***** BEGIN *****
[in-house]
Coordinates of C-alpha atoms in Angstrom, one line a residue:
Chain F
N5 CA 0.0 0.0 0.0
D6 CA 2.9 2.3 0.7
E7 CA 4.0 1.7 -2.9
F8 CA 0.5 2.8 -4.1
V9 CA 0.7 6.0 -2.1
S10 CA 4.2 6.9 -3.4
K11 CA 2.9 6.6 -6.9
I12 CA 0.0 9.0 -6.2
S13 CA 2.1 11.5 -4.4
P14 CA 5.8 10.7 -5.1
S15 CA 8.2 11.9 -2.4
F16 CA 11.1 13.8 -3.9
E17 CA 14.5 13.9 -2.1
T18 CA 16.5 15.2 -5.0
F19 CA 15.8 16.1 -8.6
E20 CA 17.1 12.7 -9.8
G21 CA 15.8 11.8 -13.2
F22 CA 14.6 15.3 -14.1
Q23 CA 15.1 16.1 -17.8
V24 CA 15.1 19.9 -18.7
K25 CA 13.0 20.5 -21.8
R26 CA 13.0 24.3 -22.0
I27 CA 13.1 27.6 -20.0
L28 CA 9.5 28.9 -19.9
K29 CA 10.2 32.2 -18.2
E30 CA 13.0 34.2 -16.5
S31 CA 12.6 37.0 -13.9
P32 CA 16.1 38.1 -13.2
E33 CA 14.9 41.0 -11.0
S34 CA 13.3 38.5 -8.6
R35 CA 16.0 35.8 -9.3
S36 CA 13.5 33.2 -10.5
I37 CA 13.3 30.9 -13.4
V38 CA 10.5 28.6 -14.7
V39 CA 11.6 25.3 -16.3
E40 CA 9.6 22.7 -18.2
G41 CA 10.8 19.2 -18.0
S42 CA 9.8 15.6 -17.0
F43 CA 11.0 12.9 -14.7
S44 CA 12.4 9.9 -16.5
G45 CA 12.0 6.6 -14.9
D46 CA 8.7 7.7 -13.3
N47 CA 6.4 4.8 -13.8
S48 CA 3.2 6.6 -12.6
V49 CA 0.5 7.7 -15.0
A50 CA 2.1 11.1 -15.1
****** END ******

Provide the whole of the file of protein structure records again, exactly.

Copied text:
[in-house]
Coordinates of C-alpha atoms in Angstrom, one line a residue:
Chain F
N5 CA 0.0 0.0 0.0
D6 CA 2.9 2.3 0.7
E7 CA 4.0 1.7 -2.9
F8 CA 0.5 2.8 -4.1
V9 CA 0.7 6.0 -2.1
S10 CA 4.2 6.9 -3.4
K11 CA 2.9 6.6 -6.9
I12 CA 0.0 9.0 -6.2
S13 CA 2.1 11.5 -4.4
P14 CA 5.8 10.7 -5.1
S15 CA 8.2 11.9 -2.4
F16 CA 11.1 13.8 -3.9
E17 CA 14.5 13.9 -2.1
T18 CA 16.5 15.2 -5.0
F19 CA 15.8 16.1 -8.6
E20 CA 17.1 12.7 -9.8
G21 CA 15.8 11.8 -13.2
F22 CA 14.6 15.3 -14.1
Q23 CA 15.1 16.1 -17.8
V24 CA 15.1 19.9 -18.7
K25 CA 13.0 20.5 -21.8
R26 CA 13.0 24.3 -22.0
I27 CA 13.1 27.6 -20.0
L28 CA 9.5 28.9 -19.9
K29 CA 10.2 32.2 -18.2
E30 CA 13.0 34.2 -16.5
S31 CA 12.6 37.0 -13.9
P32 CA 16.1 38.1 -13.2
E33 CA 14.9 41.0 -11.0
S34 CA 13.3 38.5 -8.6
R35 CA 16.0 35.8 -9.3
S36 CA 13.5 33.2 -10.5
I37 CA 13.3 30.9 -13.4
V38 CA 10.5 28.6 -14.7
V39 CA 11.6 25.3 -16.3
E40 CA 9.6 22.7 -18.2
G41 CA 10.8 19.2 -18.0
S42 CA 9.8 15.6 -17.0
F43 CA 11.0 12.9 -14.7
S44 CA 12.4 9.9 -16.5
G45 CA 12.0 6.6 -14.9
D46 CA 8.7 7.7 -13.3
N47 CA 6.4 4.8 -13.8
S48 CA 3.2 6.6 -12.6
V49 CA 0.5 7.7 -15.0
A50 CA 2.1 11.1 -15.1